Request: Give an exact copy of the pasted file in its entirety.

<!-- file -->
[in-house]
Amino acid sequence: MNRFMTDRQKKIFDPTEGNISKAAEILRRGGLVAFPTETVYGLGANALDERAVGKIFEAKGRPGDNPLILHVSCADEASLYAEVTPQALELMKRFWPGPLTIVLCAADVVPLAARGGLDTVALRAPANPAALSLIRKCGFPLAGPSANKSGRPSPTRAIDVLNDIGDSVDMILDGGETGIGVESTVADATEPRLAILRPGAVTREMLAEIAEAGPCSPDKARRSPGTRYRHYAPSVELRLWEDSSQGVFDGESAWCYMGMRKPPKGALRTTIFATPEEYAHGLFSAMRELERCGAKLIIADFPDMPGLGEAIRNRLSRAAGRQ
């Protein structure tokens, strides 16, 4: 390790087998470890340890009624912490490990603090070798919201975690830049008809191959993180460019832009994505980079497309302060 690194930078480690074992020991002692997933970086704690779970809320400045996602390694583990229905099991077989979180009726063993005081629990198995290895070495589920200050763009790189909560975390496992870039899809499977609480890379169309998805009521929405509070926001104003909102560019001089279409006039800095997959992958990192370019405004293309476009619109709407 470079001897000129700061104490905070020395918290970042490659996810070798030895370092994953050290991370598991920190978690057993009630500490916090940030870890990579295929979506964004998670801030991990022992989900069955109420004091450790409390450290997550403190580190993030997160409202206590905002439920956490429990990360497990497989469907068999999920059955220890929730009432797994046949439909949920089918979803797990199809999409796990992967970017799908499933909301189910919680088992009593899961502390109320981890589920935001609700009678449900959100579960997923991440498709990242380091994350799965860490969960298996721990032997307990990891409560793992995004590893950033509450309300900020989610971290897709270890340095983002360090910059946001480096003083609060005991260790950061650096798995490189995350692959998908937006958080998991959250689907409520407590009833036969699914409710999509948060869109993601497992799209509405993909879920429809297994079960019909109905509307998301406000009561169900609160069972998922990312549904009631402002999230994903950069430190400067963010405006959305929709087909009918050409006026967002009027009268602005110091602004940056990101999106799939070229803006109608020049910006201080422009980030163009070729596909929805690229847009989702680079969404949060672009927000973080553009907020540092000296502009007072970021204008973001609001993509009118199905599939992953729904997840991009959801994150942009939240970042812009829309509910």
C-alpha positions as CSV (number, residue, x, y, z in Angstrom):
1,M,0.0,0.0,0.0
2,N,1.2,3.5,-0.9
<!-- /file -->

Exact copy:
[in-house]
Amino acid sequence: MNRFMTDRQKKIFDPTEGNISKAAEILRRGGLVAFPTETVYGLGANALDERAVGKIFEAKGRPGDNPLILHVSCADEASLYAEVTPQALELMKRFWPGPLTIVLCAADVVPLAARGGLDTVALRAPANPAALSLIRKCGFPLAGPSANKSGRPSPTRAIDVLNDIGDSVDMILDGGETGIGVESTVADATEPRLAILRPGAVTREMLAEIAEAGPCSPDKARRSPGTRYRHYAPSVELRLWEDSSQGVFDGESAWCYMGMRKPPKGALRTTIFATPEEYAHGLFSAMRELERCGAKLIIADFPDMPGLGEAIRNRLSRAAGRQ
């Protein structure tokens, strides 16, 4: 390790087998470890340890009624912490490990603090070798919201975690830049008809191959993180460019832009994505980079497309302060 690194930078480690074992020991002692997933970086704690779970809320400045996602390694583990229905099991077989979180009726063993005081629990198995290895070495589920200050763009790189909560975390496992870039899809499977609480890379169309998805009521929405509070926001104003909102560019001089279409006039800095997959992958990192370019405004293309476009619109709407 470079001897000129700061104490905070020395918290970042490659996810070798030895370092994953050290991370598991920190978690057993009630500490916090940030870890990579295929979506964004998670801030991990022992989900069955109420004091450790409390450290997550403190580190993030997160409202206590905002439920956490429990990360497990497989469907068999999920059955220890929730009432797994046949439909949920089918979803797990199809999409796990992967970017799908499933909301189910919680088992009593899961502390109320981890589920935001609700009678449900959100579960997923991440498709990242380091994350799965860490969960298996721990032997307990990891409560793992995004590893950033509450309300900020989610971290897709270890340095983002360090910059946001480096003083609060005991260790950061650096798995490189995350692959998908937006958080998991959250689907409520407590009833036969699914409710999509948060869109993601497992799209509405993909879920429809297994079960019909109905509307998301406000009561169900609160069972998922990312549904009631402002999230994903950069430190400067963010405006959305929709087909009918050409006026967002009027009268602005110091602004940056990101999106799939070229803006109608020049910006201080422009980030163009070729596909929805690229847009989702680079969404949060672009927000973080553009907020540092000296502009007072970021204008973001609001993509009118199905599939992953729904997840991009959801994150942009939240970042812009829309509910």
C-alpha positions as CSV (number, residue, x, y, z in Angstrom):
1,M,0.0,0.0,0.0
2,N,1.2,3.5,-0.9